The Battle

I think my son and his cousins are battling with the ocean.

I suppose it because they have been throwing rocks at it for an hour.

The oldest on a boulder, soon to be swallowed by the tide.

They run into the sea like a clumsy game of dodgeball.

They are losing.

The waves crashing into them, around them, everyone out at once.

Still, they retreat and throw themselves into it, retreat, throw themselves into it again.

Shrieking, laughing.

 

I want to write them into an odd victory.

Isn't that the point?

Imagining ourselves as champions,

crafting meaning out of senseless attacks?

 

I can't do it, of course.

Partly because I am preoccupied with redefining the war

and partly because today I'm unconvinced they will ever win

and partly because I am picking apart their tactics,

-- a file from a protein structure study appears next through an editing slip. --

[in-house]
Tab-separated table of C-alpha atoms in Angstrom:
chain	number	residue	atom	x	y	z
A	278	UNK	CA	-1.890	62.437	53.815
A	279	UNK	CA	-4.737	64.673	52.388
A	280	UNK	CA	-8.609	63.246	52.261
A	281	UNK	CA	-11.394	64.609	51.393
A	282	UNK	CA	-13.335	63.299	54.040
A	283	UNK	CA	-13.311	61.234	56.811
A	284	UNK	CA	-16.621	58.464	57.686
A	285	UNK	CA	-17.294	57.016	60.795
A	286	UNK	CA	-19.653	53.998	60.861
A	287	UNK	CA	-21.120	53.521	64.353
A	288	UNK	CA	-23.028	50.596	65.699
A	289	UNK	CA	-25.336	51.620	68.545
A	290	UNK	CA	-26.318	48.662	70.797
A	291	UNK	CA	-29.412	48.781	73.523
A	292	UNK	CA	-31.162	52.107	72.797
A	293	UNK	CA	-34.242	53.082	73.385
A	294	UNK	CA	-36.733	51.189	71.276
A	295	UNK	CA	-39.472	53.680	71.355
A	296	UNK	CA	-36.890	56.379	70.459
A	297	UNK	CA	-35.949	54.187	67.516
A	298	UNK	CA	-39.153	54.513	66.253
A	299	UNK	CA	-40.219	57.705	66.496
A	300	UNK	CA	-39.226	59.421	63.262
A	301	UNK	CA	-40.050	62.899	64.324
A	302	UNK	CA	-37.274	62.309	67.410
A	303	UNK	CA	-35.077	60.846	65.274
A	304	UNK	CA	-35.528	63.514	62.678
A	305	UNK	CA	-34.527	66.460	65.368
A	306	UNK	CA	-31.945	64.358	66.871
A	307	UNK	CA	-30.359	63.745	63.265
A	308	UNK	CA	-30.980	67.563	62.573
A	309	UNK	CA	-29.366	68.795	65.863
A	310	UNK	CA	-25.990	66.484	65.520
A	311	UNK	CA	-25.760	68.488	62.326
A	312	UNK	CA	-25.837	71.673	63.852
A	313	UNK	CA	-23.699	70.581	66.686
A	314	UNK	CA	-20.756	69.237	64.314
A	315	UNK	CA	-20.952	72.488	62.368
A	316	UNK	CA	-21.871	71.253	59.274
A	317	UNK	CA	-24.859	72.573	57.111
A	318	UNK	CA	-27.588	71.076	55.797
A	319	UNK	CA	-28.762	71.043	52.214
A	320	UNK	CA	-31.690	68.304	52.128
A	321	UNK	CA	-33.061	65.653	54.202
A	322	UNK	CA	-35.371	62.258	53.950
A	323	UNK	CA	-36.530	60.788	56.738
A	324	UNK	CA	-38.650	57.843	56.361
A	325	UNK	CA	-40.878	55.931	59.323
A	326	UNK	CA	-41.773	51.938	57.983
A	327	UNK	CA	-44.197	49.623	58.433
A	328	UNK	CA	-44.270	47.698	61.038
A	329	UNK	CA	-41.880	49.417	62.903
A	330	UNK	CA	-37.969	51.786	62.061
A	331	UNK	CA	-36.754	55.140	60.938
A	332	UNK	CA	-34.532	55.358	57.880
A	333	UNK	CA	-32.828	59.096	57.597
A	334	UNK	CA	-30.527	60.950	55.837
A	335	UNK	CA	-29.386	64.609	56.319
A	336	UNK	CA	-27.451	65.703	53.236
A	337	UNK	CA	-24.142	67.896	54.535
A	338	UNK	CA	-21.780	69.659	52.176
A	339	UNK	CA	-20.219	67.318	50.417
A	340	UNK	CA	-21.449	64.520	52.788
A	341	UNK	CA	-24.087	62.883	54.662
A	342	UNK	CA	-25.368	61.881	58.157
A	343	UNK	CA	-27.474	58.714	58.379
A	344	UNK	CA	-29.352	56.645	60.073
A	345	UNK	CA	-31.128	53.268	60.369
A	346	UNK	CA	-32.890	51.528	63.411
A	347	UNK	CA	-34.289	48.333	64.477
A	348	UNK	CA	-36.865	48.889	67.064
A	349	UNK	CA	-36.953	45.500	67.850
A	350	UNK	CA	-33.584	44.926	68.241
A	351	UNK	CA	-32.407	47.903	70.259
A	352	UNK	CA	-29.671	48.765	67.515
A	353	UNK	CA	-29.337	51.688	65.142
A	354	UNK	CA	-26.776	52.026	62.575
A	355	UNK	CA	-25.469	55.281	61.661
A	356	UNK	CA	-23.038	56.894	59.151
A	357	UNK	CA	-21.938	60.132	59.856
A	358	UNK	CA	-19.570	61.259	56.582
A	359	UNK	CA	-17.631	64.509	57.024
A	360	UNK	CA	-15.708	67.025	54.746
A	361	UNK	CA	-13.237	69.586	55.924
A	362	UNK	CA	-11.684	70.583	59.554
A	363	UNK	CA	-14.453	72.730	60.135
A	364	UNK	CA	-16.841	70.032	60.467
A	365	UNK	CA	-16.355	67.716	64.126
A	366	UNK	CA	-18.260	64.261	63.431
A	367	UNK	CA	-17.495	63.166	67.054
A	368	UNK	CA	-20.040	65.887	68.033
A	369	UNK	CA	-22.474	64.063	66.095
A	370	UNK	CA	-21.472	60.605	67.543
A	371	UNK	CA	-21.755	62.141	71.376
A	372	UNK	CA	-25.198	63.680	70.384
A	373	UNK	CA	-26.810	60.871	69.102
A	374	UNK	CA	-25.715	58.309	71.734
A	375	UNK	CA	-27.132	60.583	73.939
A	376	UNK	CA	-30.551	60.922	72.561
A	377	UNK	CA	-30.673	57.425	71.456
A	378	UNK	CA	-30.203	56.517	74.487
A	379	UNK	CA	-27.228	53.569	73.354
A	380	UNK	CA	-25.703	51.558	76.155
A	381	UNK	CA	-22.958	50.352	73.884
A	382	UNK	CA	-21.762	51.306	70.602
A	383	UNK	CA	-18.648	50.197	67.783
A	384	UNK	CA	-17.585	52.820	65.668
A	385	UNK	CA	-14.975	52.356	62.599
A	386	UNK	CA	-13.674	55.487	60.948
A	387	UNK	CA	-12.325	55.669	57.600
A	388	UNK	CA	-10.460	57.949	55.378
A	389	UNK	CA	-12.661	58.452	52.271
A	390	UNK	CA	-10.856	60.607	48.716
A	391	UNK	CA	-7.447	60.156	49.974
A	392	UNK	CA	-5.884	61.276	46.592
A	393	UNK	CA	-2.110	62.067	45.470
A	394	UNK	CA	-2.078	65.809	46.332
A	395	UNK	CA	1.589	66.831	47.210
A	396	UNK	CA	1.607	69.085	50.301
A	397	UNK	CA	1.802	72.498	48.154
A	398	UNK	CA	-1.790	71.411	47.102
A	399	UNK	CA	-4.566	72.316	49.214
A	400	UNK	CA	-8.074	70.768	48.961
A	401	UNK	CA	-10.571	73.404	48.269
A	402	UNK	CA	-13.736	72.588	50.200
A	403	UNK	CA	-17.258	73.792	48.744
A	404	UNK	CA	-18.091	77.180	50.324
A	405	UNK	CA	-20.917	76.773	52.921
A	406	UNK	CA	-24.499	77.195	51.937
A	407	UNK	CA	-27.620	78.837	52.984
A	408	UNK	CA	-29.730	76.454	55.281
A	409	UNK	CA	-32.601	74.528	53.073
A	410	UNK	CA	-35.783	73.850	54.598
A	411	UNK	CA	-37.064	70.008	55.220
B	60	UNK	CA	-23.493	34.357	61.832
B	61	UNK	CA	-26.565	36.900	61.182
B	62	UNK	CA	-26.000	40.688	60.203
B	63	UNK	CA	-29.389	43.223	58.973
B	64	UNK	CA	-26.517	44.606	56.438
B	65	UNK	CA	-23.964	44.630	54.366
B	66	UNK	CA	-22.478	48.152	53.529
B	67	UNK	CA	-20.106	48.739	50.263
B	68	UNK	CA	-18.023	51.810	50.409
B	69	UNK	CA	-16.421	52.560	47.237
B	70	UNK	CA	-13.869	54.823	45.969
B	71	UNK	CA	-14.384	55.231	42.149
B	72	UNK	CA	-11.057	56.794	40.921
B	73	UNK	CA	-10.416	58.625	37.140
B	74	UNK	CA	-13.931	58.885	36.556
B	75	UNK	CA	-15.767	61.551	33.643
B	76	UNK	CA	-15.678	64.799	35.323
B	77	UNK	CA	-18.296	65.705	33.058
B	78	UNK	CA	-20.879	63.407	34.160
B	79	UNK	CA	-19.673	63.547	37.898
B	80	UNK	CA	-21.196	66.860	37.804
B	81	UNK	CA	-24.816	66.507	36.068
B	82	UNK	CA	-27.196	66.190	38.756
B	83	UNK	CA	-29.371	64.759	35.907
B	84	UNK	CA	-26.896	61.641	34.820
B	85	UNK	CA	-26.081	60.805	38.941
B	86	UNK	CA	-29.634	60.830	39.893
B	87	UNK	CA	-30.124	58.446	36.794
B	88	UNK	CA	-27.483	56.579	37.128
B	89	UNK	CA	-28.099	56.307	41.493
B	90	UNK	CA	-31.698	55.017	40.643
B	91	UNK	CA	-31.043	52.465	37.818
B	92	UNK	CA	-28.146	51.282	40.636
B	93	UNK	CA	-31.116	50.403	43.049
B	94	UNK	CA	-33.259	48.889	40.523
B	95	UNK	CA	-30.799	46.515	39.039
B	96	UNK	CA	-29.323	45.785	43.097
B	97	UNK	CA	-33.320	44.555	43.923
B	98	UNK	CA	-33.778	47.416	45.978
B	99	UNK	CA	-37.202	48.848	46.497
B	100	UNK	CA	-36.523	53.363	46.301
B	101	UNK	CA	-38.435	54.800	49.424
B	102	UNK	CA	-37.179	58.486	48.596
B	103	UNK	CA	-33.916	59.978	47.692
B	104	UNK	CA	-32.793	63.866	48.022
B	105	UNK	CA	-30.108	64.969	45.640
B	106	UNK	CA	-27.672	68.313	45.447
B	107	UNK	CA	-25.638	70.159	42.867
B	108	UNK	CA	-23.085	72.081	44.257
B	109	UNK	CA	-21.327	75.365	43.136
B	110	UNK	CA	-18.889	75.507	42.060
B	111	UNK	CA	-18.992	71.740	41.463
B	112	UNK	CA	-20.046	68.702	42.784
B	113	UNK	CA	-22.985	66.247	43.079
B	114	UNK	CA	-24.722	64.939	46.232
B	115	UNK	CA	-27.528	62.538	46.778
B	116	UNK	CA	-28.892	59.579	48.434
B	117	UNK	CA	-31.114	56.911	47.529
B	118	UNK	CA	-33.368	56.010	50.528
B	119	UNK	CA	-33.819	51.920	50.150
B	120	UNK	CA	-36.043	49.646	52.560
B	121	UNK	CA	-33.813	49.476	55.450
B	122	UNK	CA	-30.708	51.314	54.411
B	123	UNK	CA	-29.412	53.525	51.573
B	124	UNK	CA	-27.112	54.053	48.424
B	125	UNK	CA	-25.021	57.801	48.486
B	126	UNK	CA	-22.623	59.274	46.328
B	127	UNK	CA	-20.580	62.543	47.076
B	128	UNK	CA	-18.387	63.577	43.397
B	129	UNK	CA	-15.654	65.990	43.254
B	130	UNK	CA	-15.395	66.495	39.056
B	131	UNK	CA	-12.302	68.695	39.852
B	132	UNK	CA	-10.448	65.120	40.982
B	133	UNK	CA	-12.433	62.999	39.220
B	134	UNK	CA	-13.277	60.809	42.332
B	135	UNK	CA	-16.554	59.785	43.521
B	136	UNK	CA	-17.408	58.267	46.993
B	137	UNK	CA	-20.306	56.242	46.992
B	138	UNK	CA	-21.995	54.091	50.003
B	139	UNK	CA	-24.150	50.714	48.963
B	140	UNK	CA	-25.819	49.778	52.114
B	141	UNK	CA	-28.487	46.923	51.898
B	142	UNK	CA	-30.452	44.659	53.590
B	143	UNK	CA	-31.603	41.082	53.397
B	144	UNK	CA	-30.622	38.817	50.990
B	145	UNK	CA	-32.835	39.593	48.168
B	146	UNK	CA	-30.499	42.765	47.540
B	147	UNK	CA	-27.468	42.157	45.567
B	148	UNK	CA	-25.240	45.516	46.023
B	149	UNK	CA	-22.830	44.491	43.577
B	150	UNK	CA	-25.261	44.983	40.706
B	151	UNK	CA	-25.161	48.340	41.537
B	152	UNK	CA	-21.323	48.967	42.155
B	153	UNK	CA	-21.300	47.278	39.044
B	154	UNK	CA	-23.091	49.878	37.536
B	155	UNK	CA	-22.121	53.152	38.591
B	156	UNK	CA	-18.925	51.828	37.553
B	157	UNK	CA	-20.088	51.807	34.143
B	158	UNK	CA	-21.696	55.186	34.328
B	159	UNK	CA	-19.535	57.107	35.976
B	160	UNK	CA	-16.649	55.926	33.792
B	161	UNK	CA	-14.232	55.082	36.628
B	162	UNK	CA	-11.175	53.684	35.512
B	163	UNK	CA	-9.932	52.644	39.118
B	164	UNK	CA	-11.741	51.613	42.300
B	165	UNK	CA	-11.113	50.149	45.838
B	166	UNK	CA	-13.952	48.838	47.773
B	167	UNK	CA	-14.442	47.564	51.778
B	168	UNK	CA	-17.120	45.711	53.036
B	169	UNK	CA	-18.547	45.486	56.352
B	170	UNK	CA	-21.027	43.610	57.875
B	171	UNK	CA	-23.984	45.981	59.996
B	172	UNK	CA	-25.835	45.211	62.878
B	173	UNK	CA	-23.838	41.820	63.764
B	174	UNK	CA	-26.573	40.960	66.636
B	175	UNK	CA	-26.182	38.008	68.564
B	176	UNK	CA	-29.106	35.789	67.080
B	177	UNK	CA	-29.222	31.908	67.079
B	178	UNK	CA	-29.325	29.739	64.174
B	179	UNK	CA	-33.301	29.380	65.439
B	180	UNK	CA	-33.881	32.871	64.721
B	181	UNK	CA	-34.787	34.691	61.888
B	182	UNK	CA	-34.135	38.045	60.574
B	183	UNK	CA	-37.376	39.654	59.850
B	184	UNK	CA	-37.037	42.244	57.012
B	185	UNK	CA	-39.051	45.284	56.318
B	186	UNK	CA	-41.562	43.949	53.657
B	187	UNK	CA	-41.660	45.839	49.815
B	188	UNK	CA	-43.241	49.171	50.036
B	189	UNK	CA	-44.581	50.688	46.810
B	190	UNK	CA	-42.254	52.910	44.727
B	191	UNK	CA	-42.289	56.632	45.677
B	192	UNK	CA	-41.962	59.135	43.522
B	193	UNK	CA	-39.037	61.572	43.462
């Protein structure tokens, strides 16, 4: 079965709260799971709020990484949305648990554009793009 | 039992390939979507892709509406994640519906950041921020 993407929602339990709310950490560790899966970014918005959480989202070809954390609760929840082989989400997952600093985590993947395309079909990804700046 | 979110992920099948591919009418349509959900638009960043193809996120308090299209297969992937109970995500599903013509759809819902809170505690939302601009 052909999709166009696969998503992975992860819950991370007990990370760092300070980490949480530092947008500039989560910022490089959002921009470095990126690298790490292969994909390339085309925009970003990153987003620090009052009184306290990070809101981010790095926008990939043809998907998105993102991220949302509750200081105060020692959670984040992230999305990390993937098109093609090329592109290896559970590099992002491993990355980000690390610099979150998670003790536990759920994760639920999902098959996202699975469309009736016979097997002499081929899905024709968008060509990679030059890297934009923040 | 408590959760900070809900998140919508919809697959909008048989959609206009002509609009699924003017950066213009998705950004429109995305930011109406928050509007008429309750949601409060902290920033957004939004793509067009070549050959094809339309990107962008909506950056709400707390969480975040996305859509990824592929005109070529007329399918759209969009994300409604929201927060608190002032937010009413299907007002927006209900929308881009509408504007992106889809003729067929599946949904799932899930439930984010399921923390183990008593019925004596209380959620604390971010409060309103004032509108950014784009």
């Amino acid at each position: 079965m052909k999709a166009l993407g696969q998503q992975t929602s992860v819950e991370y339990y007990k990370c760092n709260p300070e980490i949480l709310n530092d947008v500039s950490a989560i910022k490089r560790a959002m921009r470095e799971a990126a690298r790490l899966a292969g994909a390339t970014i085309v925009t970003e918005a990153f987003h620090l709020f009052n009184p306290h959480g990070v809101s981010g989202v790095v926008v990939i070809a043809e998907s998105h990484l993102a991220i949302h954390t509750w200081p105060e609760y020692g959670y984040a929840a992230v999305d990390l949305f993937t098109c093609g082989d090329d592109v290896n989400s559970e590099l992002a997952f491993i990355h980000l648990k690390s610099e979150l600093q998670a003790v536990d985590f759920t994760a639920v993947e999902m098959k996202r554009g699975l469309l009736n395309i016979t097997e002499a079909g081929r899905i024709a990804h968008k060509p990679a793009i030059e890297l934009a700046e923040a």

wondering if the weight of one of the rocks will break them

 

But mostly because they look so happy.

Three dots on the coast, full of significance,

all the pride of their parents incarnate.

 

Maybe it's not a battle at all.

Maybe they are just throwing rocks into water

the way you throw a ball for a dog

or you throw the game for a friend

or you throw your voice into a valley

or you throw your heart into a hurricane.

 

Sometimes fear makes a country out of me

and I worry nothing that leaves will return.

 

Surely we'd rather live like this:

Our family by our side.

A stumbling anthem,

gleeful perseverance,

small but limitless,

mighty and sincere.

 

Joyfully opening the borders along everything we touch.